Teacher dealing with a diagnosis of severe depression and anxiety

One in ten teachers, according to a Union survey last year, are currently taking antidepressants to deal with the lifestyle and workload. I never thought that I would be making up part of those statistics. But now here I am, signed off work with mixed depression and anxiety, medicated for my depression and facing a 6 week wait for therapy.

I cracked.

I have always prided myself on doing a good job but have always struggled to keep up with all the work. The marking pile was never empty. As soon as I finished one cycle of books I had to start all over again. Managing classroom behaviour was exhausting. I was at the point where behaviour wasn’t terrible or dangerous but it wasn’t meeting the expectations I had previously held. Fed up of having to lower my expectations to just “make it through” the lesson I made the decision to hand my notice in and get out of teaching. Then I had the added pressure of feeling like I was letting everyone down. When would I do it? How would my colleagues react? What would they say?

I’d always managed to put the brave face on; to keep smiling. My colleagues were always threatening to walk out. Teaching has not been a very positive environment in any school I have worked in for the past 8 years. Instead of joining in with the moaning and adding to the concern my Head of Department probably had that she was going to lose more of her department, I just withdrew and started keeping more and more to myself.

Then I had my first panic attack. I dreamt about school, about being left by all my colleagues to deal with 6 classes of children all by myself. My throat closed in; I couldn’t swallow; I couldn’t breathe. Except now I know I could. My body had gone into fight or flight mode. A reflex historically saved for fleeing from danger; except in my head the danger was hundreds of teenagers (and in reality they aren’t a real threat). I went to the doctors that day and I haven’t been back to work since. They signed me off after I spent twenty minutes crying through explanations of what was going on.

I will be going back in (I hope) to serve out my notice period as I have since handed my notice in. Spending evenings and weekends with my husband enjoying life and not feeling guilty is more important than my pride. I feel weak for leaving a profession I spent years trying to be successful in. I feel weak because my colleagues and thousands of other teachers all over the country are battling the same workload, the same behaviour issues, the same stresses, and yet I’m the one that cracked. But my health is too important to let my pride dictate my life.

The only thing keeping me going is that I know I’m not alone. People are leaving their professions more frequently now due to mental health issues. Particularly in teaching we are exiting in droves. I want to take the positives from it though. We are talking about mental health. We are dealing with depression, anxiety and panic disorders more openly. The taboo is being broken and that removes it’s power (some of it anyway).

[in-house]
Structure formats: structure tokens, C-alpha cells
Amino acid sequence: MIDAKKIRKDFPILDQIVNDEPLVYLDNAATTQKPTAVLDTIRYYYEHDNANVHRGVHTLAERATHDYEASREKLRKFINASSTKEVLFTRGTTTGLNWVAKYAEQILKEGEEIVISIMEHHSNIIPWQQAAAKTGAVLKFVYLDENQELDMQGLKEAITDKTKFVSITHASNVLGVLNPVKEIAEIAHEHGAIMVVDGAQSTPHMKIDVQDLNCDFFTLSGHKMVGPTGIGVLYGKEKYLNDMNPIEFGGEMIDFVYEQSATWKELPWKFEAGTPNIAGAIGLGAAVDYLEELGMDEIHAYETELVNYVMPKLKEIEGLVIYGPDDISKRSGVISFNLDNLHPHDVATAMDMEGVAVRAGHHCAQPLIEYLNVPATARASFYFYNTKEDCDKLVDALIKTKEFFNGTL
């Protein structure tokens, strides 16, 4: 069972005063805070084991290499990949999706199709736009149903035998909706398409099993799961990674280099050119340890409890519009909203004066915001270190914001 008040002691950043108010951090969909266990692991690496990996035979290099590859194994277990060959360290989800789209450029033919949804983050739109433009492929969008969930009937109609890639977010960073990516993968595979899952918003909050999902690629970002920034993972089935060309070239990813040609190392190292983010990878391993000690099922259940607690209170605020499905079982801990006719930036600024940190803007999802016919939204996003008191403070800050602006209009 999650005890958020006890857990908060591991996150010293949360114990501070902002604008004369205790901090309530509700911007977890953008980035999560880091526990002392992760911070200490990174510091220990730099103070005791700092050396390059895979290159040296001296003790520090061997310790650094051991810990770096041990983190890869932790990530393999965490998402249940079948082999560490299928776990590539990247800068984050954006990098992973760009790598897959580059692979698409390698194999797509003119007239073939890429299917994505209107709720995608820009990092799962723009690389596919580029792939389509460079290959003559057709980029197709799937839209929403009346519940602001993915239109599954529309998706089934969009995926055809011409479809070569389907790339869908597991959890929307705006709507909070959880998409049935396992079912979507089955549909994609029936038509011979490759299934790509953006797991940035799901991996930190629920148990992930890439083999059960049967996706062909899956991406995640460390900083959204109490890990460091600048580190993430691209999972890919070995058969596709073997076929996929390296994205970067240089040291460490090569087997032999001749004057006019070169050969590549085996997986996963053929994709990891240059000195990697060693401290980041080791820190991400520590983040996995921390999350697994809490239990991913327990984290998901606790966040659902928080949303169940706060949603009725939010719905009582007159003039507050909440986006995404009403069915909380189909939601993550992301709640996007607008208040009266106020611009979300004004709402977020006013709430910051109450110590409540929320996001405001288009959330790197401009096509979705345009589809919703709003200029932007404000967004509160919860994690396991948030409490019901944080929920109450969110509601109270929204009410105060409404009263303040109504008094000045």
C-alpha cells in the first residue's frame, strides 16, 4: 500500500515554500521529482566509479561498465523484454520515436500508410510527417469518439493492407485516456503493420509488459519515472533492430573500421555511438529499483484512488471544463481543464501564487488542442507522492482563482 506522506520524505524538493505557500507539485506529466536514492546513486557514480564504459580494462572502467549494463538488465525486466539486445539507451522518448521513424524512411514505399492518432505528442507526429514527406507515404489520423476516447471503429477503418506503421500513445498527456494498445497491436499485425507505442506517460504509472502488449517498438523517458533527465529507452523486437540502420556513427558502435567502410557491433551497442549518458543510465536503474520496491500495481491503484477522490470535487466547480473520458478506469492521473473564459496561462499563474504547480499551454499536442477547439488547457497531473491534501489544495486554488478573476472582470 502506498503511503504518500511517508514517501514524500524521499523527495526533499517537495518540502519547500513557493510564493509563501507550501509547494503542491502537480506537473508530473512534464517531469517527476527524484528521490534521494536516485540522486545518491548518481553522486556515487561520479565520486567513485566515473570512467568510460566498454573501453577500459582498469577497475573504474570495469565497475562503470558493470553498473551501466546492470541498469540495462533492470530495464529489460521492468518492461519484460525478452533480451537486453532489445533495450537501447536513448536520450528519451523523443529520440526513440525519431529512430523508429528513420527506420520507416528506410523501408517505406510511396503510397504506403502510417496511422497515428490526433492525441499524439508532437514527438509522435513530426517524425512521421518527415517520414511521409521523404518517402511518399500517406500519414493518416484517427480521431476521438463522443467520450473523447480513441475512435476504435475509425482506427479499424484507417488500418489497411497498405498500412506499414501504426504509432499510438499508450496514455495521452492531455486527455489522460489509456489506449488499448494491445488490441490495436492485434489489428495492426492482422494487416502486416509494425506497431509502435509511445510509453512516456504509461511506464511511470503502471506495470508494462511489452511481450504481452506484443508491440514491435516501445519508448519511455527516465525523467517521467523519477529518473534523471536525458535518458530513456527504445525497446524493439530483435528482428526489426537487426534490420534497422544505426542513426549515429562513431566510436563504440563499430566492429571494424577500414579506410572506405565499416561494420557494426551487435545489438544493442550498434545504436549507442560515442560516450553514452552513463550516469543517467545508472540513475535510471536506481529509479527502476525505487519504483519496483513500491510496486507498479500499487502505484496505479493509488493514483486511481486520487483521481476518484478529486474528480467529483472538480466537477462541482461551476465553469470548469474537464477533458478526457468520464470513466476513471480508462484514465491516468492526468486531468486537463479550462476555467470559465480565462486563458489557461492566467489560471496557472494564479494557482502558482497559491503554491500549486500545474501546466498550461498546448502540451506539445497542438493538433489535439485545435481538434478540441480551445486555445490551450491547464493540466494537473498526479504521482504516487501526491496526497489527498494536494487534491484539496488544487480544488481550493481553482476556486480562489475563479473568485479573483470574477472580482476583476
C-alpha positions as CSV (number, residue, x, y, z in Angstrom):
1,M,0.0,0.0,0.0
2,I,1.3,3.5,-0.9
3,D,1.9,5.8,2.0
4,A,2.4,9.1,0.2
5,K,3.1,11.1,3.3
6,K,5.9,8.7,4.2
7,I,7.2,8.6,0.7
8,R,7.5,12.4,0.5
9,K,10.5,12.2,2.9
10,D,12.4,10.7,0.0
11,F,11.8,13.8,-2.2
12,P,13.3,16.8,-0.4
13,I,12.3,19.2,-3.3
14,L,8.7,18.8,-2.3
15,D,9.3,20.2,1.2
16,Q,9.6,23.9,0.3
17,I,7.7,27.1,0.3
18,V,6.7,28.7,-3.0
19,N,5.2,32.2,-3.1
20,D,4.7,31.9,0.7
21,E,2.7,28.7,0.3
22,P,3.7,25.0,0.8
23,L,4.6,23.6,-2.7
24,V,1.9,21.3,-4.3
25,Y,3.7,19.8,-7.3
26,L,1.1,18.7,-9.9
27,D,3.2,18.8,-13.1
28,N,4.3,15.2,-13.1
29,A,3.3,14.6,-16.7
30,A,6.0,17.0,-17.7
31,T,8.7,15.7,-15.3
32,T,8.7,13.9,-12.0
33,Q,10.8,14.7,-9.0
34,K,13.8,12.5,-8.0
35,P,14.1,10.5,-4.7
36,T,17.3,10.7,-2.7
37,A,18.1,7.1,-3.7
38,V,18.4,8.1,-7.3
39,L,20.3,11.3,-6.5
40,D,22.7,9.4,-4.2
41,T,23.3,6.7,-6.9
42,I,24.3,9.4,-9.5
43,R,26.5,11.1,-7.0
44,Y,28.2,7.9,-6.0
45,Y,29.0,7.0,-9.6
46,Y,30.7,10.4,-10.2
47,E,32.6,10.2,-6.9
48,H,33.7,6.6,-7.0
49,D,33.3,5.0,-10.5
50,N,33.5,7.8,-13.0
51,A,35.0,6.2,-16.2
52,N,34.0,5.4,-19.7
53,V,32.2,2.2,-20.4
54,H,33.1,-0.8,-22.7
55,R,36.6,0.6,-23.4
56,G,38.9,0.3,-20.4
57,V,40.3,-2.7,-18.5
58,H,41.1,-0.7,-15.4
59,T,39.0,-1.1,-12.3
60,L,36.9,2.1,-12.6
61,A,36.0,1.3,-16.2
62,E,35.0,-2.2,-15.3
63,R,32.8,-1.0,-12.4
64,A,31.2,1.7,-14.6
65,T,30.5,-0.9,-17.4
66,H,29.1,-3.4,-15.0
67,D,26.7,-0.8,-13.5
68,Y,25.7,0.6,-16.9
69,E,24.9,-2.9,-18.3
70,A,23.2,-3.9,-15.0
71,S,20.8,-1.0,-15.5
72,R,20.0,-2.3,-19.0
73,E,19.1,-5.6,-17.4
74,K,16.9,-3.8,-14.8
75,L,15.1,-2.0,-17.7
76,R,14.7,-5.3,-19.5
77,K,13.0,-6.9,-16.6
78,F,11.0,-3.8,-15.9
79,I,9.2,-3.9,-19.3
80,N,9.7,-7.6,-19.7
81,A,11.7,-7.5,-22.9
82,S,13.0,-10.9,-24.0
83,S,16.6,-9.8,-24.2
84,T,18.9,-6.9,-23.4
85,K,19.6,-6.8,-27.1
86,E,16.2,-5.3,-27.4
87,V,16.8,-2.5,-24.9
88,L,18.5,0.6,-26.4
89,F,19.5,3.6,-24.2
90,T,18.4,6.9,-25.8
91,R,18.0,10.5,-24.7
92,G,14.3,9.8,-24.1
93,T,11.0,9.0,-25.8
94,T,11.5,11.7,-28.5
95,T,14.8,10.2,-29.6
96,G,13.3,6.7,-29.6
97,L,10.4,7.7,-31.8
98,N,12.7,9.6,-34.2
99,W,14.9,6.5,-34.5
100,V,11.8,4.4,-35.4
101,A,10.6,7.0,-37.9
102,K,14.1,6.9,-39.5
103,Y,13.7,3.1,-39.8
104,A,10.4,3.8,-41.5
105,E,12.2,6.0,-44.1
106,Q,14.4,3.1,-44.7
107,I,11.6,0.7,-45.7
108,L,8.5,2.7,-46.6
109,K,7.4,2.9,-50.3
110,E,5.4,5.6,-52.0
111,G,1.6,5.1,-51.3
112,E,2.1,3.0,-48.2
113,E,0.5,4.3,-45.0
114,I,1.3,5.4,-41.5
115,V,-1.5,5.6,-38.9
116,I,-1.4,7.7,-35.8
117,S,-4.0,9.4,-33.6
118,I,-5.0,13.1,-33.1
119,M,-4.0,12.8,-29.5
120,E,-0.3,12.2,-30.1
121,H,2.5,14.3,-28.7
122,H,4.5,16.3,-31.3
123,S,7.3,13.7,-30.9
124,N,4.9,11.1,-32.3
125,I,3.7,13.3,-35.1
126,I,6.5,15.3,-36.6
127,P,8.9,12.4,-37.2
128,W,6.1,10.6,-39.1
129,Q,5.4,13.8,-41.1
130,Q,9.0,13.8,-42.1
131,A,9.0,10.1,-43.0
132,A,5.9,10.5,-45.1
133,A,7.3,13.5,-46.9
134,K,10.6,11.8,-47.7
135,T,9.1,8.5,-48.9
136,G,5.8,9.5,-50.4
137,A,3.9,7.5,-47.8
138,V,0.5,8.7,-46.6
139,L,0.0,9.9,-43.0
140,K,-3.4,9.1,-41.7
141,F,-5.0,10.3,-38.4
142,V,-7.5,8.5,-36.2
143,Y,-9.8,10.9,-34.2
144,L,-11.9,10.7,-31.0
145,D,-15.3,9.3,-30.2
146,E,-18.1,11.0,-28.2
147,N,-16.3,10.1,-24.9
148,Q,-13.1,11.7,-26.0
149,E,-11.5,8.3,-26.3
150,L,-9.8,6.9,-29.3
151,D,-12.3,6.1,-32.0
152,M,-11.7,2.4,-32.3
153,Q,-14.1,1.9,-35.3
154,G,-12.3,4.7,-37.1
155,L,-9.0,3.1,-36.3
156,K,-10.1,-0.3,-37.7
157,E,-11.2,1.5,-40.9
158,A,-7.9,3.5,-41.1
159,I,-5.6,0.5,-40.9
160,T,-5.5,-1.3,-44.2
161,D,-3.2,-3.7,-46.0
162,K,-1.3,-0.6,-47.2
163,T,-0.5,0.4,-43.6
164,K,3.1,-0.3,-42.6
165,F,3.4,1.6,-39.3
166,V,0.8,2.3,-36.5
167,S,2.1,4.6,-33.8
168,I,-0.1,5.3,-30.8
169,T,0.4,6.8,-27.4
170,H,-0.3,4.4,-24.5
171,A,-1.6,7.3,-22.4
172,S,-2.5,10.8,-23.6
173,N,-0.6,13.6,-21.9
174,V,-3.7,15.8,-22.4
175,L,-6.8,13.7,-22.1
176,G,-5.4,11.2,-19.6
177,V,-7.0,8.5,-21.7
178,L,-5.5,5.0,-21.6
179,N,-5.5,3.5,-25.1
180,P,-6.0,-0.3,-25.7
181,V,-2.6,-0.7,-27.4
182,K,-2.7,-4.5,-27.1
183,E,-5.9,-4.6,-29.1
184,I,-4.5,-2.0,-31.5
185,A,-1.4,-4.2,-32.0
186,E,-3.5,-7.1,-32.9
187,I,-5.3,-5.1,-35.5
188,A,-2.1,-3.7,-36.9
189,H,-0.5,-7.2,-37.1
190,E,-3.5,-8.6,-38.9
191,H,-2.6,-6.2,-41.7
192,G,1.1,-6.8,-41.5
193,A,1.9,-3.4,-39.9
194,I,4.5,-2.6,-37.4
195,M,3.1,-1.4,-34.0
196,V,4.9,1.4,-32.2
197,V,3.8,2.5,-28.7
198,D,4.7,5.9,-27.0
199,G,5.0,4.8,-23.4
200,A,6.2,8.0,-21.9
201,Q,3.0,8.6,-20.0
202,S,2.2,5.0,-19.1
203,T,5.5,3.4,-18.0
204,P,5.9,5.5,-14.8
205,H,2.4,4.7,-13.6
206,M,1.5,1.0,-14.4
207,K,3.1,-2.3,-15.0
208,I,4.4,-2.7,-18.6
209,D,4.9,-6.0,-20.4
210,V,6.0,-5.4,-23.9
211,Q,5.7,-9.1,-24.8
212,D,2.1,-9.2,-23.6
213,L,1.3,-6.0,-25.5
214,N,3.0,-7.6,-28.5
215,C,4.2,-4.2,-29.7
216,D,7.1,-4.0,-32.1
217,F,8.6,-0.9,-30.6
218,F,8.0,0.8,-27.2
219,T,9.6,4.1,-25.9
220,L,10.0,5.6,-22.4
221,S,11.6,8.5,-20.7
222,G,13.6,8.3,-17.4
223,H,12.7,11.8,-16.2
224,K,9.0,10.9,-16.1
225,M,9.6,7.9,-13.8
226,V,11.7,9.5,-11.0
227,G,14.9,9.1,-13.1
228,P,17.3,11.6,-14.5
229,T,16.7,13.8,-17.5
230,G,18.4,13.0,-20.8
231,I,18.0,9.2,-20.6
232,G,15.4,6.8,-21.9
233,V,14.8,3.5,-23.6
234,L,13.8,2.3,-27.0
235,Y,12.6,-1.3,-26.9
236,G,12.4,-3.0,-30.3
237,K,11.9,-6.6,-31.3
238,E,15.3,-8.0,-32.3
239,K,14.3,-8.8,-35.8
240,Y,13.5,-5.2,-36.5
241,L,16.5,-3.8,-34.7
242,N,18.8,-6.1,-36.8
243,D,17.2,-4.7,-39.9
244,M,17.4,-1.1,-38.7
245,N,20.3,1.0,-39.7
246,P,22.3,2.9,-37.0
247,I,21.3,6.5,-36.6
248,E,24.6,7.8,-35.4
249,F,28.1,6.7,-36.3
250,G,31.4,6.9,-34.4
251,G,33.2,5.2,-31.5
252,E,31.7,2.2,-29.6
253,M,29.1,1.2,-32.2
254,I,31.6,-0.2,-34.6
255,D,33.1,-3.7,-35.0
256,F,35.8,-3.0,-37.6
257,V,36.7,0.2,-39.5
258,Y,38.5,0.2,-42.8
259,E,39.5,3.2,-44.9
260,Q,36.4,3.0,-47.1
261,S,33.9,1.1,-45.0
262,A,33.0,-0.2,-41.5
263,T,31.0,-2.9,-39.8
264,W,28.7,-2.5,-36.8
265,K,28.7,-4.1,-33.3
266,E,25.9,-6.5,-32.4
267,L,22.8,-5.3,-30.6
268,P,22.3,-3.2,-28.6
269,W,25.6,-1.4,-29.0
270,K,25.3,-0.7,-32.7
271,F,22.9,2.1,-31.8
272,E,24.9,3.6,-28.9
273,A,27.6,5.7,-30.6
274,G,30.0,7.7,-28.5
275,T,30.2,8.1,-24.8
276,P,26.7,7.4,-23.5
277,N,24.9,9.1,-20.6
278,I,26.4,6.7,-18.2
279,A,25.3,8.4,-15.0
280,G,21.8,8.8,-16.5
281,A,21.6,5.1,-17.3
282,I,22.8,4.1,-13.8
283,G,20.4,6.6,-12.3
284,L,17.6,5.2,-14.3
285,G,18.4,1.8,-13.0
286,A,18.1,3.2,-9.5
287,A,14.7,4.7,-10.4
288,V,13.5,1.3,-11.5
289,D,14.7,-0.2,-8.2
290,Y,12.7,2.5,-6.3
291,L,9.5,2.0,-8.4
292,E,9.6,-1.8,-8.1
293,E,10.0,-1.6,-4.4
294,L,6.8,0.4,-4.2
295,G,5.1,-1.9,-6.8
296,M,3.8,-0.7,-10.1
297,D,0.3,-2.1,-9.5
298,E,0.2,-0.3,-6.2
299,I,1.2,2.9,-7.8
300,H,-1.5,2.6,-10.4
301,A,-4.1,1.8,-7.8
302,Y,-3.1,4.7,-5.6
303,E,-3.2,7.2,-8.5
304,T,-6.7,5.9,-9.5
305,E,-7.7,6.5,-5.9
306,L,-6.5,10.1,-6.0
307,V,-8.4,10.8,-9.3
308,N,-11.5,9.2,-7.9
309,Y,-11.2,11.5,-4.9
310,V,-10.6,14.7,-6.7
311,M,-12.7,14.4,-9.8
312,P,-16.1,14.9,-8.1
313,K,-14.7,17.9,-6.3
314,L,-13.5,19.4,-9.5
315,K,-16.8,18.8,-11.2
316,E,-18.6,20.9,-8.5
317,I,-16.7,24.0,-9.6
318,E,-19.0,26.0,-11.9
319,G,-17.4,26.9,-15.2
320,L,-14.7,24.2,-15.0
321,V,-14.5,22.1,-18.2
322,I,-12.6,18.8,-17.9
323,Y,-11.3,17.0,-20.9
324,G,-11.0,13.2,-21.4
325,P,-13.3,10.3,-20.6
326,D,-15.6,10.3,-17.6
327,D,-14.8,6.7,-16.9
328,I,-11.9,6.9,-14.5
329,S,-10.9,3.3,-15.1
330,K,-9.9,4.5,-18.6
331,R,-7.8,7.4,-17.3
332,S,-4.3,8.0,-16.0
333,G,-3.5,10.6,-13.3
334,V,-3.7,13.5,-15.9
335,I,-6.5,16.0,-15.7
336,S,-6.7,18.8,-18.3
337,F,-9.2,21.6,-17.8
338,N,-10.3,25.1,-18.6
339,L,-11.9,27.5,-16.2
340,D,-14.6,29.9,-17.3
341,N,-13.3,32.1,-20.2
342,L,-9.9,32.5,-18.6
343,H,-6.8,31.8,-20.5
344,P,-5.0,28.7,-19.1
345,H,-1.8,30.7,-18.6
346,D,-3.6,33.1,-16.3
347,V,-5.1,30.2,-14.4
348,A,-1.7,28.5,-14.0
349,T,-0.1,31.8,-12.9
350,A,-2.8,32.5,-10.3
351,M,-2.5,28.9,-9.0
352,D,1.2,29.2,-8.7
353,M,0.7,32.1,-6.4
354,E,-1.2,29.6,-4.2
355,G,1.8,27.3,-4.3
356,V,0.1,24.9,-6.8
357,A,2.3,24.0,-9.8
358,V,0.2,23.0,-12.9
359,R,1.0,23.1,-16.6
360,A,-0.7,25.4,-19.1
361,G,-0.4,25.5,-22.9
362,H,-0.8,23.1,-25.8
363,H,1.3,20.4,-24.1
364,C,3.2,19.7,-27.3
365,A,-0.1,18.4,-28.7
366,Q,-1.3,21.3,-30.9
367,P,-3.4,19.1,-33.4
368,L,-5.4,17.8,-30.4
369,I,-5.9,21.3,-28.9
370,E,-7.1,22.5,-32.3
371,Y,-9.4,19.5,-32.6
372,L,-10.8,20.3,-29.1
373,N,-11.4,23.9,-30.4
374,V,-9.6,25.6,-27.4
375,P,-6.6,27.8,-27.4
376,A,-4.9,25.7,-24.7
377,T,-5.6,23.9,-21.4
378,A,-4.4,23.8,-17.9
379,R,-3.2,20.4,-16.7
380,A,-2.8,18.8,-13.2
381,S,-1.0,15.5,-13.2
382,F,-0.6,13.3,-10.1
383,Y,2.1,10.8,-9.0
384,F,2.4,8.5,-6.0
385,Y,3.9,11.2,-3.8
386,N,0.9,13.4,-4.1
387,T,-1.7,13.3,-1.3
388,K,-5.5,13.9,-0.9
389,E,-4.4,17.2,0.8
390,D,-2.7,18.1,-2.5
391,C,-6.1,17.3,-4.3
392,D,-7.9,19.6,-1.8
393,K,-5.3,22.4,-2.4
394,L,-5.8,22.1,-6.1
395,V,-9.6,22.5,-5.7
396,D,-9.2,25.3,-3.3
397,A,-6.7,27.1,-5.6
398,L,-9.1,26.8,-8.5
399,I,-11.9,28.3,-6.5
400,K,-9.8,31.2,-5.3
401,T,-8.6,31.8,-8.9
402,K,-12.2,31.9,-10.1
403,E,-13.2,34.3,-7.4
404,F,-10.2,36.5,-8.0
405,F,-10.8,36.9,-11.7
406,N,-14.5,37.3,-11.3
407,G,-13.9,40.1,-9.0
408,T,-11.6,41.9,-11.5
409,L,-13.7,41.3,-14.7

I don’t know what my next job will be yet; there are lots of things I enjoy doing. Maybe it doesn’t even matter, as long as I don’t ignore the warning signs in future and make time to do things I enjoy. What does matter is that we keep talking about Mental Health even after the month of May is over and Mental Health Awareness Month memes stop filling up our social media threads.

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The Attack 

Your hands are tight around my throat choking the life out of me. 

I can’t breathe,
Can’t stop you squeezing,
gripping tighter.
I’m gasping, crying, clutching.

It’s futile.

Until his arms reach round so gently
and pull me back to him. 

His gentle touch chases you away.
Seconds feel like minutes,
feel like hours. 

The firm delicate touch of his hands soothes and calms. My tears disappear. 
He has saved me.
My husband brought me back from the brink of despair. 

You lose. Better luck next time. 

NB: I’ve just had my first panic attack. I was asleep having a bad dream about one of my triggers and on waking I felt as I described in the poem. 

This is raw, unedited poetry straight from the heart. If I feel the need I will edit but for now, just writing it was the therapy I needed. 

Pampering on a Sunday

We probably all get that Sunday feeling, unfortunately I get it every day at the moment. In a bid to do something that makes me happy every day I chose to pamper myself a bit today.

I did my make-up, even though I was only going to the recycling centre, and I have done my nails because the sun is out and I wanted to feel more summery. 

Look at those grey undereyes- hooray for foundation

My nails usually look quite good when I do them at home now, and that is down to a brilliant Christmas present from my mother-in-law. Christmas 2015 she bought me the Boots Sensationail starter kit and I’ve added to the collection with a Polish to Gel Topcoat. That basically means I can turn ALL of my nail varnishes into Gels. Brilliant! (because I have a carrier bag of polishes and don’t want to waste them)